This battle took place on 4 July 1918. The date was selected by Monash as a tribute to the "Sammys" (after Uncle Sam) who had joined the Australians, Enzeds and Canadians. They were fresh troops and it was decided that they could learn from the more battle experienced imperials.

Re: ANZAC Day

Posted: 24 Apr 2018, 10:37
by Perrorist
The more I learn about Monash, the more impressed I am by him. BTW, does anyone remember an ABC drama about the events at Cowra?

Re: ANZAC Day

Posted: 24 Apr 2018, 11:27
by Dreamweaver
Although my father was against the glorification of war, he had his way of coming to terms with it. He said if it wasn't for wars nature would find its own way of restricting (or culling) population, such as flood and famine. Also he and his fellow Anzacs seemed to hold the belief that you were quite safe in the war zone unless a shell had your number on it, in which case there was no way you could escape it!

Re: ANZAC Day

Posted: 24 Apr 2018, 14:02
by Betty
My father volunteered for the army aged 17, he was in The Royal Scots Greys and served in France during WW1 but he never ever spoke about his experiences.

When I was about 13-14 we were watching the military tattoo on the television when the Ghurkas came on and me thinking I was being a bit clever started laughing and taking the mickey and with that my father rounded on me and said...................don't you dare laugh and take the mickey without those brave soldiers we would never have won the first world war......and that was as much as I ever heard him say about WW1.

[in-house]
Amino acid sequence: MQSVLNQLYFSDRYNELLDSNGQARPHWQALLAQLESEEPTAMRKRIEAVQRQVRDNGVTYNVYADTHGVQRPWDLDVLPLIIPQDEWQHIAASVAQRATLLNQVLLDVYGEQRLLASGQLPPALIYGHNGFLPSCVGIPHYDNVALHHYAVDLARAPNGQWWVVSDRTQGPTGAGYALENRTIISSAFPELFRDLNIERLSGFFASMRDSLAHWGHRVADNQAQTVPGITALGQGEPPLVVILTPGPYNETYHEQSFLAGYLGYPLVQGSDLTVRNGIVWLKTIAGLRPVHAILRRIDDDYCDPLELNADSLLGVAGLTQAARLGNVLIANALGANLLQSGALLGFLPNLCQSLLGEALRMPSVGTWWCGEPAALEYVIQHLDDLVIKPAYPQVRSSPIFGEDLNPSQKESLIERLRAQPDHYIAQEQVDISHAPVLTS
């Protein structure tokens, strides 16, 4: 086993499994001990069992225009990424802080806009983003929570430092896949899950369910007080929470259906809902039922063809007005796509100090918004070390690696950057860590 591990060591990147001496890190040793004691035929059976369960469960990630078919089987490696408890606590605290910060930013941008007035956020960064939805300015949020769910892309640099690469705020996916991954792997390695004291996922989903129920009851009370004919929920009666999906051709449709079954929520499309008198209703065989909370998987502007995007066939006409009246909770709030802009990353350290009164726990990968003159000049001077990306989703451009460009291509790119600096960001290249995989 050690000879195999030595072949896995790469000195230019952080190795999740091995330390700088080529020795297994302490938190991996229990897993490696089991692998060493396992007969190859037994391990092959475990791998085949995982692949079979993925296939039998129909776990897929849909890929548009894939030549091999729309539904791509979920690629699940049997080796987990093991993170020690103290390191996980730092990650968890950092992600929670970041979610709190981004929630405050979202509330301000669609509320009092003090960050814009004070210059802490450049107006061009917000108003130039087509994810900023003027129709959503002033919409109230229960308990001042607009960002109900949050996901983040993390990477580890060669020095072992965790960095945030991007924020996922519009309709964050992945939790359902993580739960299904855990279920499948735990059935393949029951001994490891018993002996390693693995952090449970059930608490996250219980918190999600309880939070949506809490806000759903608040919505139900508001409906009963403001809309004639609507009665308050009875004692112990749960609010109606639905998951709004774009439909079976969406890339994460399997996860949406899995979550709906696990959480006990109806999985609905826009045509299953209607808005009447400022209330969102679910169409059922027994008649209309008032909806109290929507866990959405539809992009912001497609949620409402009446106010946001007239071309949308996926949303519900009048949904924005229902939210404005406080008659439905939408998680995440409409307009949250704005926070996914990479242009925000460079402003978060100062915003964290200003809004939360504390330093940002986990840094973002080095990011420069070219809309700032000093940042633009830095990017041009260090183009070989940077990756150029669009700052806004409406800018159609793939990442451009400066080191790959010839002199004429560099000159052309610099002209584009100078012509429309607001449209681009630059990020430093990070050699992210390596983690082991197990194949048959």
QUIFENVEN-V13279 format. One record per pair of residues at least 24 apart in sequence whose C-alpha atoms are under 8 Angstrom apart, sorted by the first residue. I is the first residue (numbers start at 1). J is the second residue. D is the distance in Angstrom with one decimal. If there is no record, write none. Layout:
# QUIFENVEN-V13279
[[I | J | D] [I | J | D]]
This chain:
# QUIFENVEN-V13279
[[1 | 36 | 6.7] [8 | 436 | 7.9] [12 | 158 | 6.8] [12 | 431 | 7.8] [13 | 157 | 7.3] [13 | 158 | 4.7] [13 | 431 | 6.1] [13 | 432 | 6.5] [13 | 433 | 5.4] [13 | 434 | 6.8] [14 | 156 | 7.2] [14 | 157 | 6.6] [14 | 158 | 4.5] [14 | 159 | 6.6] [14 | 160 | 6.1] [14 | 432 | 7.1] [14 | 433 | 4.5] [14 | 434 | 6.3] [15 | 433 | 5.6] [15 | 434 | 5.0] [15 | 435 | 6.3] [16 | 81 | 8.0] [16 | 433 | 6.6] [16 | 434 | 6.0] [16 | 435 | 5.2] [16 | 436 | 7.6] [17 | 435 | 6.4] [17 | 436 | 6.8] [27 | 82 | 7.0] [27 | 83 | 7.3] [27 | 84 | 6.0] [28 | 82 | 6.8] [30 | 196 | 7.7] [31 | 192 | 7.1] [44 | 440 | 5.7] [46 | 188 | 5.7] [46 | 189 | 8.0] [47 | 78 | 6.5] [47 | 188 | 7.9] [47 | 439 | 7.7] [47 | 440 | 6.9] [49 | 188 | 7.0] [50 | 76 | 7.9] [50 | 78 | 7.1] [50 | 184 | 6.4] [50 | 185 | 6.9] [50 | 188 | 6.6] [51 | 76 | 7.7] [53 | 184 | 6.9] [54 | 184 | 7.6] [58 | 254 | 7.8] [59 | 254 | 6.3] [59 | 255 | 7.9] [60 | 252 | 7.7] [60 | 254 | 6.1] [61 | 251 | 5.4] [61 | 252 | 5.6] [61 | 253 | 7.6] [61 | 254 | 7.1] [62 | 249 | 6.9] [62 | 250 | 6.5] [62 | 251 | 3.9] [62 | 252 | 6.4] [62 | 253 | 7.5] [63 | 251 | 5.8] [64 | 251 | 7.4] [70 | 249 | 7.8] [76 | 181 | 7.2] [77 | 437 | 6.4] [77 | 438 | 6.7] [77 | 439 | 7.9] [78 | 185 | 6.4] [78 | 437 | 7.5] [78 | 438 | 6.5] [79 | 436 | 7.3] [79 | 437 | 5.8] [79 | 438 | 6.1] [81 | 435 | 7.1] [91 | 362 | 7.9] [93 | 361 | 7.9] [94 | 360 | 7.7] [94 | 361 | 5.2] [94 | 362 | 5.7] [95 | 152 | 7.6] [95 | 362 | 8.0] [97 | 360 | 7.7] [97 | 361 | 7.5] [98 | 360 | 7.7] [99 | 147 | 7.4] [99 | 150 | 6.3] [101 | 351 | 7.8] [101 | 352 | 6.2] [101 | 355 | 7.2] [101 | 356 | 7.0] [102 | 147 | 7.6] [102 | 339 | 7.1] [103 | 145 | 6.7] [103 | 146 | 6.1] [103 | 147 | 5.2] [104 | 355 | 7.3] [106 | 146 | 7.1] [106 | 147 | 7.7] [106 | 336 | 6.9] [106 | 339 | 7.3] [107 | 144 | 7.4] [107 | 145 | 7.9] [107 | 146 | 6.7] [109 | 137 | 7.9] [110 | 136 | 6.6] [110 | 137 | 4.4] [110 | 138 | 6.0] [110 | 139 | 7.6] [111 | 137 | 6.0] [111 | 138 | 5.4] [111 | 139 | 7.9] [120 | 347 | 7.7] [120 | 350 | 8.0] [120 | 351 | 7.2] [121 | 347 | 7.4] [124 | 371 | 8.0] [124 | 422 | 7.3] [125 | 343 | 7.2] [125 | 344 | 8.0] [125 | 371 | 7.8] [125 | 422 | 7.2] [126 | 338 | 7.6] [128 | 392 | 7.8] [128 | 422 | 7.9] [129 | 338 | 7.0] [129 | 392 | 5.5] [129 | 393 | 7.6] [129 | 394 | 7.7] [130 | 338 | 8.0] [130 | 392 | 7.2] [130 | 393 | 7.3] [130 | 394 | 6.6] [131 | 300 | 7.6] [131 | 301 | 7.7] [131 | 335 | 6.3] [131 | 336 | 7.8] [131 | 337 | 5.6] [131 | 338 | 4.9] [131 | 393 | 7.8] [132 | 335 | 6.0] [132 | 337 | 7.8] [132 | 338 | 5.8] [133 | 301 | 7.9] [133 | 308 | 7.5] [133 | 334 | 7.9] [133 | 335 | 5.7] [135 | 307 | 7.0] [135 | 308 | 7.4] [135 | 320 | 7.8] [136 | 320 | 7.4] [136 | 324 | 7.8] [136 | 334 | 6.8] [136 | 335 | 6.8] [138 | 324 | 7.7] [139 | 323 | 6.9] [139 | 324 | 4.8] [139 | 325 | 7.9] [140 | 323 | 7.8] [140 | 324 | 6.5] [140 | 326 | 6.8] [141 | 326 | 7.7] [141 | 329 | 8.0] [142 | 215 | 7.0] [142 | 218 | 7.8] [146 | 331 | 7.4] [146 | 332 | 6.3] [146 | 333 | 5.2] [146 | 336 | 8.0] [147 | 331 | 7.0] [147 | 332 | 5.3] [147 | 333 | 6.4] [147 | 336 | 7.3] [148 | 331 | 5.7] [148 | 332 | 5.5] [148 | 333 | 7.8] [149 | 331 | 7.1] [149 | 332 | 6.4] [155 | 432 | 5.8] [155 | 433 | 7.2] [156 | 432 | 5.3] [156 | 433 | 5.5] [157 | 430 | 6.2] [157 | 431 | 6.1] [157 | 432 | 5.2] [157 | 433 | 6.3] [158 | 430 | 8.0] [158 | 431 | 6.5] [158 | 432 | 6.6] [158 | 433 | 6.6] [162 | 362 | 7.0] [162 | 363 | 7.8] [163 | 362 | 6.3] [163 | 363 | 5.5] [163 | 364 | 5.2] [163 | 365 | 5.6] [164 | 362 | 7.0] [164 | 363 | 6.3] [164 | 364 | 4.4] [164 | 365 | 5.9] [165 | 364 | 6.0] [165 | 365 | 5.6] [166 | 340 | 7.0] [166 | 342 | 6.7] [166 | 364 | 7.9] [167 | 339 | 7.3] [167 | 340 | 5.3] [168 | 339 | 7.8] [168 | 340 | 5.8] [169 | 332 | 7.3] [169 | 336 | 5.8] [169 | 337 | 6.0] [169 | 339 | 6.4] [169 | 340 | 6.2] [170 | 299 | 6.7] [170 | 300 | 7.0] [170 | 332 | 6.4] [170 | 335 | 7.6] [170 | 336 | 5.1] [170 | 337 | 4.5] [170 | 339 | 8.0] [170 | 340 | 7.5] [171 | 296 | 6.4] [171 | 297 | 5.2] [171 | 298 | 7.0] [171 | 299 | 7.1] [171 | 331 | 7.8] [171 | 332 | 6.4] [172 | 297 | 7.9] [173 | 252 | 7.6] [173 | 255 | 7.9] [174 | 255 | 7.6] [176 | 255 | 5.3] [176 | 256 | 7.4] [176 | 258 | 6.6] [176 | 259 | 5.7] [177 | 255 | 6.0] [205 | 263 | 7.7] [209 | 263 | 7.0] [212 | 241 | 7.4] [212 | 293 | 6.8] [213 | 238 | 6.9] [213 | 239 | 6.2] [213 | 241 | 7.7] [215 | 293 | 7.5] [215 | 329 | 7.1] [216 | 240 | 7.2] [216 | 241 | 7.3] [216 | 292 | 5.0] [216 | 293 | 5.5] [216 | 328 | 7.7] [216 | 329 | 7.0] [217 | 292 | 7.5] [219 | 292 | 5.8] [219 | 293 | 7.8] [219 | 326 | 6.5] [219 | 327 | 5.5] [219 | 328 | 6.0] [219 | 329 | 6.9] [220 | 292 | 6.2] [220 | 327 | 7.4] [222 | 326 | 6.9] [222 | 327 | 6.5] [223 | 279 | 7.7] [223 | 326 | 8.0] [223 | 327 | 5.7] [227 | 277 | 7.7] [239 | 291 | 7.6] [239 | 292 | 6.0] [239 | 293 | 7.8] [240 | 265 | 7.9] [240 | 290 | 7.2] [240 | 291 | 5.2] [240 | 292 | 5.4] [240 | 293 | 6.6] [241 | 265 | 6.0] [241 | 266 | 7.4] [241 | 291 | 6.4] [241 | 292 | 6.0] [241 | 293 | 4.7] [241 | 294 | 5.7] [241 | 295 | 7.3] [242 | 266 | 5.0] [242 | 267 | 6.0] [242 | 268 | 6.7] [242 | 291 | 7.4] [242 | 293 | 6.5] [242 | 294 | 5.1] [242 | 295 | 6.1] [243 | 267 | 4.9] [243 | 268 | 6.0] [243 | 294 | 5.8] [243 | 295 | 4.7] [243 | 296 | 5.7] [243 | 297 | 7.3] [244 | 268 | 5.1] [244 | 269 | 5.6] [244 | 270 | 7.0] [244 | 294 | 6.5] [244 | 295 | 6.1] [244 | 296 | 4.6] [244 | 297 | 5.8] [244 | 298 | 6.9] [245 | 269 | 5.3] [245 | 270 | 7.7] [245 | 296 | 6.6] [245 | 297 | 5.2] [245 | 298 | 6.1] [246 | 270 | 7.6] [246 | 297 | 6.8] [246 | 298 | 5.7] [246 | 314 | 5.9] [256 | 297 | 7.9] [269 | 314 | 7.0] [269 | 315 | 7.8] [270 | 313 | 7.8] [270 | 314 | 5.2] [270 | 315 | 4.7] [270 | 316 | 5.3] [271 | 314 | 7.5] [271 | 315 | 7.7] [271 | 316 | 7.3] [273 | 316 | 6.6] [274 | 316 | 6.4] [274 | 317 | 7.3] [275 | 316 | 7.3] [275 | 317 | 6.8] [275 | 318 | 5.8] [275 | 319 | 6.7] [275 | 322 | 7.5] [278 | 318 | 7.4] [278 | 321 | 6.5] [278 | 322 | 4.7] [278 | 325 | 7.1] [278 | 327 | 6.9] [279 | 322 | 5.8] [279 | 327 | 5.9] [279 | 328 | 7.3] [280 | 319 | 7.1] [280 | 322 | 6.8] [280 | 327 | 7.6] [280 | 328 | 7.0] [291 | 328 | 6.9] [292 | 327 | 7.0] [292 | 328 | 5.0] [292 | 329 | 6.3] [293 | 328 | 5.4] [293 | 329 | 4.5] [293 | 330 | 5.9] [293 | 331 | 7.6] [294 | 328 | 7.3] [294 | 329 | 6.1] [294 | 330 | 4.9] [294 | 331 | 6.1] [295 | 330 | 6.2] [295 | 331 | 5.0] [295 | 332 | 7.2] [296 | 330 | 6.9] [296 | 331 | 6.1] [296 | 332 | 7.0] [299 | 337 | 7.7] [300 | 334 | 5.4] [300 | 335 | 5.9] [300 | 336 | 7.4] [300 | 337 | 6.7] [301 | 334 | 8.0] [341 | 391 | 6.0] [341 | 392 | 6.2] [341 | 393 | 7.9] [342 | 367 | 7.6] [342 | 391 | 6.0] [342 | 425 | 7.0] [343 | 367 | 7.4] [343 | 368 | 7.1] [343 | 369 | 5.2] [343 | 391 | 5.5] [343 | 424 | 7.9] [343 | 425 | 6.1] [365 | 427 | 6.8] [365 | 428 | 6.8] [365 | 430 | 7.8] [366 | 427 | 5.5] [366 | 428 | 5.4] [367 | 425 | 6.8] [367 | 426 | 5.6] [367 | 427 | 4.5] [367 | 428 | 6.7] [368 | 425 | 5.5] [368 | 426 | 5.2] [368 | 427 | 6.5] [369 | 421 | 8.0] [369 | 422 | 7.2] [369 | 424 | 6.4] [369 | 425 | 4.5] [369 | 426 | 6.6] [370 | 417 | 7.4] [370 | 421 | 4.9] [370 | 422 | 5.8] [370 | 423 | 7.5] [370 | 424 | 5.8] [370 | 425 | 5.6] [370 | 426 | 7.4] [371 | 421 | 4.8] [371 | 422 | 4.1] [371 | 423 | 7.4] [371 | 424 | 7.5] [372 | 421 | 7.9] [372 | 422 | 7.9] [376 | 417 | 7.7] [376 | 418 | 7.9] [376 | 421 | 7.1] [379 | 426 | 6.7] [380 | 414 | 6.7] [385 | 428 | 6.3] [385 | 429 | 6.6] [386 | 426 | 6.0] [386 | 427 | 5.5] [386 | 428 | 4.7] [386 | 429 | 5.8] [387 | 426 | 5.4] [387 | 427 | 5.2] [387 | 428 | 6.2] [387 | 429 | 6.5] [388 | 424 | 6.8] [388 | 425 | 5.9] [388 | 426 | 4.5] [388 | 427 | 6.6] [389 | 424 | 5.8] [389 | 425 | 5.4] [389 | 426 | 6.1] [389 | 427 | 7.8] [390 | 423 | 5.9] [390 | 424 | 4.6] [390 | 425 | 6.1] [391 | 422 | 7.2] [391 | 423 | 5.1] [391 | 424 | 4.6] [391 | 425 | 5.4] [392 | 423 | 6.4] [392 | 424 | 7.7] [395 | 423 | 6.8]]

Re: ANZAC Day

Posted: 24 Apr 2018, 15:14
by Perrorist
Yes, the Gurkhas were brave and skilled fighters who did in fact help the Allies win both World Wars, but Britain wouldn't allow them to settle in the country until Joanna Lumley led a campaign to have the law changed a few years ago.

Re: ANZAC Day

Posted: 24 Apr 2018, 16:02
by Betty
That is very true Perry about Joanna Lumley...........I also think that when people are writing about WW1 in particular they seem to forget about the Ghurkas and what role they played in the war.

The untold story.....

http://www.dailymail.co.uk/news/article ... Ypres.html

The forgotten heroines of WW1.....

https://www.bbc.co.uk/news/magazine-29706831

Re: ANZAC Day

Posted: 24 Apr 2018, 18:52
by Perrorist
Two good stories, Betty.

Re: ANZAC Day

Posted: 24 Apr 2018, 19:58
by Betty
Thankyou Perry.

Re: ANZAC Day

Posted: 24 Apr 2018, 22:13
by Dreamweaver
:text-thankyou:

Re: ANZAC Day

Posted: 25 Apr 2018, 00:03
by Betty
You are welcome Dreamweaver. :icon_biggrin: